By Sameer Yasir
The deadly pre-dawn raid by a group of fidayeen attackers who caused mayhem at a training facility of CRPF in Awantipora on Sunday, killing five jawans before being gunned down, is an ominous indication that Pakistan based militant outfit Jaish-e-Mohammad — that claimed the attack — may have wrested control of south Kashmir from the Hizbul Mujahideen and Lashkar-e-Taiba.
But what has shocked everyone more here is the presence of two Kashmiri militants among the squad of three that carried out the attack. Earlier suicide attacks by JeM were carried out mostly by Pakistani militants and most of the attacks took place on the Line of Control, however, what has alarmed the security establishment is the involvement of local youths in the pre-dawn suicide attack that finally ended on Monday evening with the killing of the third Pakistani militant.
While there have been past instances of fidayeen attackers unleashing themselves against security forces in Kashmir. this is the first time in at least 14 years that local youths have been inducted into death squads by JeM and trained to embark on suicide missions. The attackers were heavily armed gunmen who used automatic weapons to fire grenades and bullets while gaining access to the training centre in Awantipora of Pulwama district in south Kashmir that has witnessed a massive surge in local youths joining militancy over the past two years.
The footprints left by the attackers unveil a careful strategy into which many weeks of planning may have been invested. The selection of the target — a highly-barricaded Commando Training Centre (CTC) in Lethpora village — also gives an insight into the audacity of the attackers and their levels of motivation. Even the DGP, Jammu and Kashmir Police, SP Vaid, admitted that the militants were planning to carry out an attack on a high-value target.
On Monday, thousands of people participated in the funeral procession of one of the three attackers, identified as 16-year-old, Class X student, Fardeen Ahmad Khanday, a resident of the Tral area of Pulwama, the hometown of Burhan Wani. Interestingly, his father works for the Jammu and Kashmir Police. The other militant is Manzoor Ahmad Baba, who lived in the Drabgam area of Pulwama. It was not immediately verifiable as to when they joined militancy but Fardeen, according to his family, was a “new entrant”.
“Now we will have to search Kashmiri children on the streets, who knows they might be wearing a suicide bombing vest,” a senior police officer told Firspost on Monday, “The problem is you can kill a militant trapped inside a building, but what do you do with the man who wants to kill himself?”
Security forces saw JeM as a militant group that was the easiest to infiltrate. The infiltration of informers into the group led to its decline in Kashmir. By mid-2013, the group was on the verge of extinction — its lowest point since formation 14 years ago. Last week, when government forces killed one of the most wanted commanders of the organisation — Noor Muhammad Tantray alias Noor Trali in a gunfight in the Samboora area of Pampore, his death was a cause of celebration for forces because he was seen as a master recruiter for the JeM. Trali, 47, who was on a parole in a militancy case dating back to 2000 when he joined the militant outfit, was instrumental in attracting cadres into the organisation. This time, the recruits were locals.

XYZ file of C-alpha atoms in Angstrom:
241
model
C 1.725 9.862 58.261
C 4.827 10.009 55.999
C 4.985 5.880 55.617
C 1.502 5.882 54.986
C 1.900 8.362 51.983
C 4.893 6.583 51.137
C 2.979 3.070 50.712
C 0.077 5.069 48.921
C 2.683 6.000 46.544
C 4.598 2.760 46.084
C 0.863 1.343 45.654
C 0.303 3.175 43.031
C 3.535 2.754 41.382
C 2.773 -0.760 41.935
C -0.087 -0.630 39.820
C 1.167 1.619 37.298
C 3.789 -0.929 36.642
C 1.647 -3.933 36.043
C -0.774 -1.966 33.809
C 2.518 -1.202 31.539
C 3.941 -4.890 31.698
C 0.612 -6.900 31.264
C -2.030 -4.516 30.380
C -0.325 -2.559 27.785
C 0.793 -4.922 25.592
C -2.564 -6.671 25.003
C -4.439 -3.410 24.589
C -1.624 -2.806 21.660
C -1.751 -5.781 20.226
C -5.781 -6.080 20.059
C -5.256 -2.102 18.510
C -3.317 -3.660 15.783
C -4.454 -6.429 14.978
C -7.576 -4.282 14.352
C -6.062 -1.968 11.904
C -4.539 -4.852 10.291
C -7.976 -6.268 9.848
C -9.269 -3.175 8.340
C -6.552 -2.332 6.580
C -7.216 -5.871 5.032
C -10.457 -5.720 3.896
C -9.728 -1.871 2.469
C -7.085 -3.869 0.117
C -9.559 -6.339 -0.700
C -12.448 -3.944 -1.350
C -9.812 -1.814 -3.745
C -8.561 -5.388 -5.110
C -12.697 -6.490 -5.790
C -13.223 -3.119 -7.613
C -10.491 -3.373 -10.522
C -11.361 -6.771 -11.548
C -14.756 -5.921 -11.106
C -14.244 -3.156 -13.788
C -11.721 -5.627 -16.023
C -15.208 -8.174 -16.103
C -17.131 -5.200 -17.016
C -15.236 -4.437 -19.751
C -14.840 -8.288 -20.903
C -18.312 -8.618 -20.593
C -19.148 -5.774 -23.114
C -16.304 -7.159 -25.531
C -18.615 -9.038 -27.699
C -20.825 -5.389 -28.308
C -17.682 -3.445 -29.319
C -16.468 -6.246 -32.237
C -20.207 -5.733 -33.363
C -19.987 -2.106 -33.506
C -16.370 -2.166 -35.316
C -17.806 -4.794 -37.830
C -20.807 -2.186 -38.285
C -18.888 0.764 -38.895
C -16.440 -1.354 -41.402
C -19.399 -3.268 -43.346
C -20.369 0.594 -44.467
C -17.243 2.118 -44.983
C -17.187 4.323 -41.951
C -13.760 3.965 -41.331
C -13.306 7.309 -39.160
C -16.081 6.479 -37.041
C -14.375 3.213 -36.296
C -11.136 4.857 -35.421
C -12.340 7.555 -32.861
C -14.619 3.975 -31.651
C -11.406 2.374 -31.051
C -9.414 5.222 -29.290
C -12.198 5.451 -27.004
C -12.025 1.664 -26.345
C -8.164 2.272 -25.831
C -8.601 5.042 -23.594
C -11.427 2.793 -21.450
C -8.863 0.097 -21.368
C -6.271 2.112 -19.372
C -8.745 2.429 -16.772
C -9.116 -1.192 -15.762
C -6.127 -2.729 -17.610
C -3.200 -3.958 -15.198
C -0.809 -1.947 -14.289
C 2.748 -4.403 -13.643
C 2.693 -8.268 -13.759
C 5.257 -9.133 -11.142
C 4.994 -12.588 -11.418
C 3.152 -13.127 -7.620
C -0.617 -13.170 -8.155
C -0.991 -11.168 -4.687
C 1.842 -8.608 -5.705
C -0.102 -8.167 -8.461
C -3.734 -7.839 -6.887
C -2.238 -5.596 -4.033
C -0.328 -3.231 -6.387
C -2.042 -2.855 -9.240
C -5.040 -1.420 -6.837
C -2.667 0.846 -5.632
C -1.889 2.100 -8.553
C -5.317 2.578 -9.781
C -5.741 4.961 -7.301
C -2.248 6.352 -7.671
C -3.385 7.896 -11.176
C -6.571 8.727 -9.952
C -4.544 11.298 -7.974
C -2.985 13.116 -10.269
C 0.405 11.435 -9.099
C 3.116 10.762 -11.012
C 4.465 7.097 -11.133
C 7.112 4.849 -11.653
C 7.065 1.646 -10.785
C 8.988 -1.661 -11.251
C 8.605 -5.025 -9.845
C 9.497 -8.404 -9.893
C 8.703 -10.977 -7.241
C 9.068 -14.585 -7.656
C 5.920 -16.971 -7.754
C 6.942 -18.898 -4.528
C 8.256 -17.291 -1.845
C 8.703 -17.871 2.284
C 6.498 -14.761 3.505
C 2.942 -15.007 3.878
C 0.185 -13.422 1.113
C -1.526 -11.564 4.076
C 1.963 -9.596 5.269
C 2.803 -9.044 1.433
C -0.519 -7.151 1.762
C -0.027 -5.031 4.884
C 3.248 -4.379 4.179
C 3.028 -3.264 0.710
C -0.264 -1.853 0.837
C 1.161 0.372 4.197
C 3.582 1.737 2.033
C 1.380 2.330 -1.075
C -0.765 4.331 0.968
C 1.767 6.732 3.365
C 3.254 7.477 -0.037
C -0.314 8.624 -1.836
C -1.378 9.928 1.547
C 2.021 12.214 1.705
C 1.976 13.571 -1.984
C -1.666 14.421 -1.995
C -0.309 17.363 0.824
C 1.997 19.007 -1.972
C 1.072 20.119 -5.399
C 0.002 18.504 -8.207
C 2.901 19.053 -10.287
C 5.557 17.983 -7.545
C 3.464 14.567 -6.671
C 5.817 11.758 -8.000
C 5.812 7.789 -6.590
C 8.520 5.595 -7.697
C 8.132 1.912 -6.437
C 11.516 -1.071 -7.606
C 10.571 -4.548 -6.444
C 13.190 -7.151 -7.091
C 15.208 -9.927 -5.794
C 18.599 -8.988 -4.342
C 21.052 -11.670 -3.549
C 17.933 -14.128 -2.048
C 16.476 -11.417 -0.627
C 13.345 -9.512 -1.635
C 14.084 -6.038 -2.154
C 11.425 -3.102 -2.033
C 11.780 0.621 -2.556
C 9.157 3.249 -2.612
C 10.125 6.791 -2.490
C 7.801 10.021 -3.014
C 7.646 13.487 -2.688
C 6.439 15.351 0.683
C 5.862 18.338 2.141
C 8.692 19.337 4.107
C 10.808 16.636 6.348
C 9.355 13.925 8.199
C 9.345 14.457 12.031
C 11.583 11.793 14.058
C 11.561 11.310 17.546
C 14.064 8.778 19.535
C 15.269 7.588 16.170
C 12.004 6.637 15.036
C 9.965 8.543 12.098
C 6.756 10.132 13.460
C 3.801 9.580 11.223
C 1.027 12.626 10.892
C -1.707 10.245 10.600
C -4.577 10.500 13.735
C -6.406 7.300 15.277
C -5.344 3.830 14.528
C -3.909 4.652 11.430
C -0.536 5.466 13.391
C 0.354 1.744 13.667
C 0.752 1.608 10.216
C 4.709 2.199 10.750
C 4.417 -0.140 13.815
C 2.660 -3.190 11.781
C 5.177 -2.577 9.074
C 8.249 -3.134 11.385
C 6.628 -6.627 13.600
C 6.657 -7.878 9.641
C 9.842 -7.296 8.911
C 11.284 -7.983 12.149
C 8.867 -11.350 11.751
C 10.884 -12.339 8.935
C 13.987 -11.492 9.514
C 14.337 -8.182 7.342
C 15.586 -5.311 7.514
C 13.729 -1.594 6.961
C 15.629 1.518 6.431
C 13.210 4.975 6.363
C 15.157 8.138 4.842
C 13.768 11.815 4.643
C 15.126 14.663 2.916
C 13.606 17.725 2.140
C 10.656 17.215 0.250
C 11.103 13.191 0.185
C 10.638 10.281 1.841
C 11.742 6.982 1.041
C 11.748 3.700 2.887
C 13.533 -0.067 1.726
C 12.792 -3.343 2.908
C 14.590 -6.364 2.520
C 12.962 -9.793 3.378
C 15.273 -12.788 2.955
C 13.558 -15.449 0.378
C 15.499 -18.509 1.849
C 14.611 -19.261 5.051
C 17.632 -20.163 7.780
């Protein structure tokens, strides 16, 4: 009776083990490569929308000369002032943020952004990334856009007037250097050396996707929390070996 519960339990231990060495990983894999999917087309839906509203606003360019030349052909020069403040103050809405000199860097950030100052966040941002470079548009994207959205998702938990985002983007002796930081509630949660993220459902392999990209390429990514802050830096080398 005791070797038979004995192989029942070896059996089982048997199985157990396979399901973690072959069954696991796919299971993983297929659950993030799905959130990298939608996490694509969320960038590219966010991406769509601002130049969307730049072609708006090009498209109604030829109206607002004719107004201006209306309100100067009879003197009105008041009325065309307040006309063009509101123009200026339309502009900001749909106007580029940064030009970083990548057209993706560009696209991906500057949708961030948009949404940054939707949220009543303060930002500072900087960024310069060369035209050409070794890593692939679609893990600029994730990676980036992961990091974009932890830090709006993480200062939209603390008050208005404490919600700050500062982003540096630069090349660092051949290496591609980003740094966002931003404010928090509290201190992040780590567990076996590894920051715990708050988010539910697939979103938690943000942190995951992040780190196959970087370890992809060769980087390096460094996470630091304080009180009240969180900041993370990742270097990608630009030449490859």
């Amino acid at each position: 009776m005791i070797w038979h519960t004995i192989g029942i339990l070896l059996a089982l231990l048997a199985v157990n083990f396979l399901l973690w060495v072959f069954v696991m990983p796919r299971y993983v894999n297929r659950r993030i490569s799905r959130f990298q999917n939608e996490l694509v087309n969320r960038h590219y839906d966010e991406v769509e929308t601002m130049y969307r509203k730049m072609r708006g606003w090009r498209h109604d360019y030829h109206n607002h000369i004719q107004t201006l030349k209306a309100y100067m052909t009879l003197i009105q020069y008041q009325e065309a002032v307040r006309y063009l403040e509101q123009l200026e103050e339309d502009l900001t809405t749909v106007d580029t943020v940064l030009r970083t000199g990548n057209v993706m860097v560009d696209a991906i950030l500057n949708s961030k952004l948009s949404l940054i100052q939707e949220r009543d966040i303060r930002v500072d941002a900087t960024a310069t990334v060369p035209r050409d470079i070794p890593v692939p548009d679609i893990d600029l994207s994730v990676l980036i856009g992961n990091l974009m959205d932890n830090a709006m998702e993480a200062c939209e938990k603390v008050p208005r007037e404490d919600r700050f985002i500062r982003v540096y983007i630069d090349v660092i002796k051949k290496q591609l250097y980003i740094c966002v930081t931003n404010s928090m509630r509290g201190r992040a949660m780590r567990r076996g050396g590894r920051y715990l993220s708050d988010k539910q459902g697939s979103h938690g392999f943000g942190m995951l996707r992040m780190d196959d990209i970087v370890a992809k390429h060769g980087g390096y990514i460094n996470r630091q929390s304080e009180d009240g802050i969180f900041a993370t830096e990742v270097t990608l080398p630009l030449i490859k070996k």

Sunday’s deadly attack, security agencies believe, was in retaliation to Trali’s killing. Two years ago, there were hardly any JeM cadres operating in the Valley. The Jammu and Kashmir Police also seemed to be clueless about the number of men the organisation had under its fold. A senior police official told Firstpost last year that the numbers could be between 10 to 15. Since then, two dozen JeM militants have been killed in the Valley and the outfit has gone from strength to strength.
The outfit was back on the radar of security agencies in the Valley after its members carried out the attacks, including one on Pulwama district lines in which eight police and paramilitary forces, and three militants were killed in 2017. It was followed by the suicide attack on BSF camp outside the high security Srinagar airport, in which a BSF official and three militants were killed.
Infiltration is a key factor in JeM’s swelling ranks. To increase the foothold of the organisation in the Valley, the outfit’s chief Masood Azhar even sent his nephew, Talha Rashid, to fight in the Valley. But he remained a non-starter and was killed in an encounter in Pulwama — the same district in which militants carried out the latest pre-dawn attack on Sunday. Vaid said on Sunday that 206 militants — of them 85 locals and 121 foreigners — were killed during encounters with government forces in 2017.
He said there was a “downward trend” of local youth joining militancy in the Valley. But he refused to answer questions on how the JeM was able to increase the foothold, despite a massive crackdown by forces against militants in the Valley. But the latest developments to have thrown security agencies into a tizzy is the increasing number of youths joining JeM and the group’s growing control in south Kashmir. Now, since it has turned out that two out of three all three attackers on CTC were local Kashmiri militants, it opens a new chapter in the so called new-age militancy in the Valley.